Headed by the clarion-voiced Brigitte Fassbaender, a noted interpreter of several of Strauss’s emblematic mezzo-soprano rôles who in this performance lends her still-sharp theatrical instincts to Intermezzo’s spoken parts, the artists in supporting rôles form an unusually reliable team. An especially cherishable performance is given by veteran bass Günter Missenhardt as a Kammersänger, his snarky delivery of ‘Am Anfang jeder Spielzeit haben Sie immer einen kolossalen Probeneifer, so gegen den März zu legt er sich’ during the game of Skat in the first scene of Act Two leaving no doubt about the character’s cynicism. His companions at the card table—the very promising tenor Brenden Gunnell as Kapellmeister Stroh, bass-baritone Marc Kugel as the Commercial Counselor (ein Kommerzienrat), and baritone Paul Schöne as the Legal Counselor (ein Justizrat)—add their own jaded observations to the scene in sturdy tones. Bass Michael Dries and soprano Maria Bulgakova sing delightfully as the Notary and his wife, and soprano Sophie Mitterhuber is all purring and prettiness as the tart Resi. Soprano Martina Welschenbach gives a charming but spirited performance as Anna, Christine’s chambermaid: she delivers Strauss’s ‘plebeian’ dialogue without a hint of affectation, and she sashays through her music adroitly.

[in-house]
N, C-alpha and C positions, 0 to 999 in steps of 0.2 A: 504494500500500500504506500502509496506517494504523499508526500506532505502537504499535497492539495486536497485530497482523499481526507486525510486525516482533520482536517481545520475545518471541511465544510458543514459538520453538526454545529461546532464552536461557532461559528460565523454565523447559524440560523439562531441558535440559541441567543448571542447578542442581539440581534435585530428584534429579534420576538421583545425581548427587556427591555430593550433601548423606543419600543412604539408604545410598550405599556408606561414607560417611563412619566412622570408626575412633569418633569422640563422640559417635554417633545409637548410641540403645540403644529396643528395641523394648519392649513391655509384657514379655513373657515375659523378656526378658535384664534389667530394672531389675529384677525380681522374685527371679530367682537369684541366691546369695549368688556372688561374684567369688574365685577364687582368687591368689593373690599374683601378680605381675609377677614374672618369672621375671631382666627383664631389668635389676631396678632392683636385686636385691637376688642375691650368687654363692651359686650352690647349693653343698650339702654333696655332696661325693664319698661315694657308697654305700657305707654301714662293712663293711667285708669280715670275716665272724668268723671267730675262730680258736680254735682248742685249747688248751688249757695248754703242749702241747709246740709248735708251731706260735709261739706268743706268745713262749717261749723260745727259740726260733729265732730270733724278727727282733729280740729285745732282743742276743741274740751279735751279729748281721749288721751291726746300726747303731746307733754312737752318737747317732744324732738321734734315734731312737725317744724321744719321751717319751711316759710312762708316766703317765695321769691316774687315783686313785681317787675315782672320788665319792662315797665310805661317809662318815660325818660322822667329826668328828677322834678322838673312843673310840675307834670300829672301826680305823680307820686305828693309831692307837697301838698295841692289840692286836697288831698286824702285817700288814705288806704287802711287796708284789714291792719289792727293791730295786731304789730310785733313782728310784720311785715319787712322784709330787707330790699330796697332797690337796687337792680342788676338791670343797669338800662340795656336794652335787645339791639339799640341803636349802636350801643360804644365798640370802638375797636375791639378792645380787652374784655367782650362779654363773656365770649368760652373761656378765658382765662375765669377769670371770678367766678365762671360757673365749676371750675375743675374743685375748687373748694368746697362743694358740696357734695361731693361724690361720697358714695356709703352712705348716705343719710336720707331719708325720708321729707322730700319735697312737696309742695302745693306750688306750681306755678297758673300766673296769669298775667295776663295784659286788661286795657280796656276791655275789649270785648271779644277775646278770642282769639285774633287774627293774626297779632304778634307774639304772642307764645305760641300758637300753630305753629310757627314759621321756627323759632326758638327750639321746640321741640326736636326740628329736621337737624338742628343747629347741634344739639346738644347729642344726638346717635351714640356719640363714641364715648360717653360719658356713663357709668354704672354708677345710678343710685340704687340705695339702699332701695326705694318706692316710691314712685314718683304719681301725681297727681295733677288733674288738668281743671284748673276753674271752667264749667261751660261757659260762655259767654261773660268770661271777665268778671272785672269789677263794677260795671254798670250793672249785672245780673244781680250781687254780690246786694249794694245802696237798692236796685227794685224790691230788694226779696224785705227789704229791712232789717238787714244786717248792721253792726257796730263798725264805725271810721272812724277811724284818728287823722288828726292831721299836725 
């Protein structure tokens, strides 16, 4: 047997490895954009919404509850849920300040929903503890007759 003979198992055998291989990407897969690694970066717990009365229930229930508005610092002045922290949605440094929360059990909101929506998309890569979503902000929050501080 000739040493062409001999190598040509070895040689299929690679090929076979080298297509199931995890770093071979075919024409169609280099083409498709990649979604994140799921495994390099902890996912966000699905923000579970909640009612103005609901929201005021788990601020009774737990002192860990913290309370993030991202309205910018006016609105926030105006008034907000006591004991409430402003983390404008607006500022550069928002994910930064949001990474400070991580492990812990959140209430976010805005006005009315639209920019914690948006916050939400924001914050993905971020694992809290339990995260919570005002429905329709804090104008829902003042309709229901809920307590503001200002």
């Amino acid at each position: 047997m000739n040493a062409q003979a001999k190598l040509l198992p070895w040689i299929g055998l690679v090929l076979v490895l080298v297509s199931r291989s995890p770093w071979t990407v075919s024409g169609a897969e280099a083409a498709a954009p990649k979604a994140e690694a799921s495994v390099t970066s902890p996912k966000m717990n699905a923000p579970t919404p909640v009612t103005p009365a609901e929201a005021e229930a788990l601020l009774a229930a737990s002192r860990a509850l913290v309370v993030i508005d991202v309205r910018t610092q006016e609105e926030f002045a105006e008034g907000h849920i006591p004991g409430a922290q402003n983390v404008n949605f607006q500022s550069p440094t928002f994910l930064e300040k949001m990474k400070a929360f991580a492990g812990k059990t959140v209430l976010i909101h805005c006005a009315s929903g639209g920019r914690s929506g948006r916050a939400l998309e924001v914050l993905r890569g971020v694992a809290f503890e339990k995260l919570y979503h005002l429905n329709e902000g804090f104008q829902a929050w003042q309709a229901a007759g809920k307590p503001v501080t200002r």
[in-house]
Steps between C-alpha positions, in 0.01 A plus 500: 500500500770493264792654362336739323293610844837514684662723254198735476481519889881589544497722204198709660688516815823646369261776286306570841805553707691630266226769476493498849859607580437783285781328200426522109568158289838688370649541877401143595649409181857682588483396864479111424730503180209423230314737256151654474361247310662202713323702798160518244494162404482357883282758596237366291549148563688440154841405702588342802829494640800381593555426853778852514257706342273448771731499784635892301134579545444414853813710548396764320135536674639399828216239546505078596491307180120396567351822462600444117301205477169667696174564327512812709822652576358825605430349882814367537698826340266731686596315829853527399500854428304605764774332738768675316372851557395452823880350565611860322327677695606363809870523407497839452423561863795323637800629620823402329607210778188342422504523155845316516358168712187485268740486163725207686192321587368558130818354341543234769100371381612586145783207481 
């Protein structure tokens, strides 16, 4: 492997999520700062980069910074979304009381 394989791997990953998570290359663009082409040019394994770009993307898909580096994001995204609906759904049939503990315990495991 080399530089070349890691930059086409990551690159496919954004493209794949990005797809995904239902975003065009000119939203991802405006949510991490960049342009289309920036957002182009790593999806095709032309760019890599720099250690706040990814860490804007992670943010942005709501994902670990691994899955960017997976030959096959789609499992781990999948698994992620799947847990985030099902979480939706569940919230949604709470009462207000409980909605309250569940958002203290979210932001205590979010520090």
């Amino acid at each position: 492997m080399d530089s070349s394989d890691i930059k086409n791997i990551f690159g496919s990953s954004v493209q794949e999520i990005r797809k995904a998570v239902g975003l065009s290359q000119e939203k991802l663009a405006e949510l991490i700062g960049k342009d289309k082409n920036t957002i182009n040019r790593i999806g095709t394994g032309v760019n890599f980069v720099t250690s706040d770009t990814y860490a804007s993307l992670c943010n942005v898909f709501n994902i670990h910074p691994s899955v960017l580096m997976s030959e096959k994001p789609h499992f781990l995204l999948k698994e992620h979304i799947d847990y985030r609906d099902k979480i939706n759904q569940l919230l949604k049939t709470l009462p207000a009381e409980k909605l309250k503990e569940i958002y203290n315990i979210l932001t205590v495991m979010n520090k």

As in most of Strauss’s operas, however, the weight of performing Intermezzo effectively falls on the shoulders of the principal characters, and this recording is fortunate to have in those rôles three very fine singers. As Baron Lummer, the down-on-his-luck playboy who attempts to prey on Christine’s loneliness, tenor Martin Homrich is a fast-talking but never truly threatening trickster. Virtually from the time of the skiing Baron’s collision with the tobogganing Christine, it is obvious that his interest in the protesting wife is more financial than adulterous in nature. Still, when the fiscal consummation of their money-lending relationship is upset by Christine’s receipt of the misaddressed telegram that unwittingly implicates her husband in an illicit liaison, the sincerity of Mr. Homrich’s singing suggests that the Baron’s willingness to rush to Vienna to gather evidence for the prosecution, as it were, is motivated by a burgeoning affection for Christine as well as the understandable anticipation of his improving fortunes. The hint of wistfulness in his delivery of the Baron’s final line, ‘Ja, ja, dann empfehl’ ich mich für heute,’ is unexpected: there is in his taking leave of Christine an element of the tenderness with which the Marschallin cedes Octavian to Sophie in Der Rosenkavalier. Mr. Homrich encounters a few problems when Strauss’s music requires him to cover a lot of vocal ground quickly, his slender, healthy tone sometimes thinning at the top of his range. He is nevertheless always credible as a virile suitor for Christine and rival for her husband: that she almost certainly never feels a truly amorous pang for him is not as important as the fact that, offering such handsomely-voiced flattery, he might well have wheedled his way into her heart.